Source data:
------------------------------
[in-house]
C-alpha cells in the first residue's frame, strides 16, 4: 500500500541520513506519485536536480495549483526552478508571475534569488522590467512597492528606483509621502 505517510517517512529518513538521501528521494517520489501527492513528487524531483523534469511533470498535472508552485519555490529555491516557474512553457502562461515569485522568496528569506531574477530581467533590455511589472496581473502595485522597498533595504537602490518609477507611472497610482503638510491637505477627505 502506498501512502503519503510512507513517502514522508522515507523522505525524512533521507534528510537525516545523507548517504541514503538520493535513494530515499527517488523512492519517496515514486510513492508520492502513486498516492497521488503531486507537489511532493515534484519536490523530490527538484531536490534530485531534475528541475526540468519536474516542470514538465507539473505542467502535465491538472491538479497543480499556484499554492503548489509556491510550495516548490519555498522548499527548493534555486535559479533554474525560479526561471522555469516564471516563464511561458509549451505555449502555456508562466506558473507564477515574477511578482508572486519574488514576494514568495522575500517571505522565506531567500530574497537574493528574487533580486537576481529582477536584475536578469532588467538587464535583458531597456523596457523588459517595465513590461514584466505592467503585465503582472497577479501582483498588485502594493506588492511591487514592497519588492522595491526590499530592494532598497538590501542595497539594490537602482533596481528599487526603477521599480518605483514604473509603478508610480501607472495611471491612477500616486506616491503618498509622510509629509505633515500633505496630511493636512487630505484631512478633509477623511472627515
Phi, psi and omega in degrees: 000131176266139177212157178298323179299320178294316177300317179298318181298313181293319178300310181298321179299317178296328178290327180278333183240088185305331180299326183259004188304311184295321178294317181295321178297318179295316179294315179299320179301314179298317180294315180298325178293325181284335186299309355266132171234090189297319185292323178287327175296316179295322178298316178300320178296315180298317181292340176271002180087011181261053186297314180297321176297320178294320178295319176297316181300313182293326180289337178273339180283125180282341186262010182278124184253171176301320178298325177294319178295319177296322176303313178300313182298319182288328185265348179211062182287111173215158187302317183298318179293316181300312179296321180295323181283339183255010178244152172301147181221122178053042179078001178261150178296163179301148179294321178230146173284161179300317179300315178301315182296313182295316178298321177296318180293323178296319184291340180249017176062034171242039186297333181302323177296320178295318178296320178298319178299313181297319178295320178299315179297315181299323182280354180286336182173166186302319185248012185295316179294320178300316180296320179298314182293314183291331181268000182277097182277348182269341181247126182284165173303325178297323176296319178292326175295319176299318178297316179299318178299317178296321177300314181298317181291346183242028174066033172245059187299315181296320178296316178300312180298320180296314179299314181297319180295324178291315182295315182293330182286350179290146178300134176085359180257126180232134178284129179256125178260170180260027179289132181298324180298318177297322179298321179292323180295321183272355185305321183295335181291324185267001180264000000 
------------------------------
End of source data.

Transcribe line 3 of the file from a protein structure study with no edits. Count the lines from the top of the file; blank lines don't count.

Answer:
Phi, psi and omega in degrees: 000131176266139177212157178298323179299320178294316177300317179298318181298313181293319178300310181298321179299317178296328178290327180278333183240088185305331180299326183259004188304311184295321178294317181295321178297318179295316179294315179299320179301314179298317180294315180298325178293325181284335186299309355266132171234090189297319185292323178287327175296316179295322178298316178300320178296315180298317181292340176271002180087011181261053186297314180297321176297320178294320178295319176297316181300313182293326180289337178273339180283125180282341186262010182278124184253171176301320178298325177294319178295319177296322176303313178300313182298319182288328185265348179211062182287111173215158187302317183298318179293316181300312179296321180295323181283339183255010178244152172301147181221122178053042179078001178261150178296163179301148179294321178230146173284161179300317179300315178301315182296313182295316178298321177296318180293323178296319184291340180249017176062034171242039186297333181302323177296320178295318178296320178298319178299313181297319178295320178299315179297315181299323182280354180286336182173166186302319185248012185295316179294320178300316180296320179298314182293314183291331181268000182277097182277348182269341181247126182284165173303325178297323176296319178292326175295319176299318178297316179299318178299317178296321177300314181298317181291346183242028174066033172245059187299315181296320178296316178300312180298320180296314179299314181297319180295324178291315182295315182293330182286350179290146178300134176085359180257126180232134178284129179256125178260170180260027179289132181298324180298318177297322179298321179292323180295321183272355185305321183295335181291324185267001180264000000 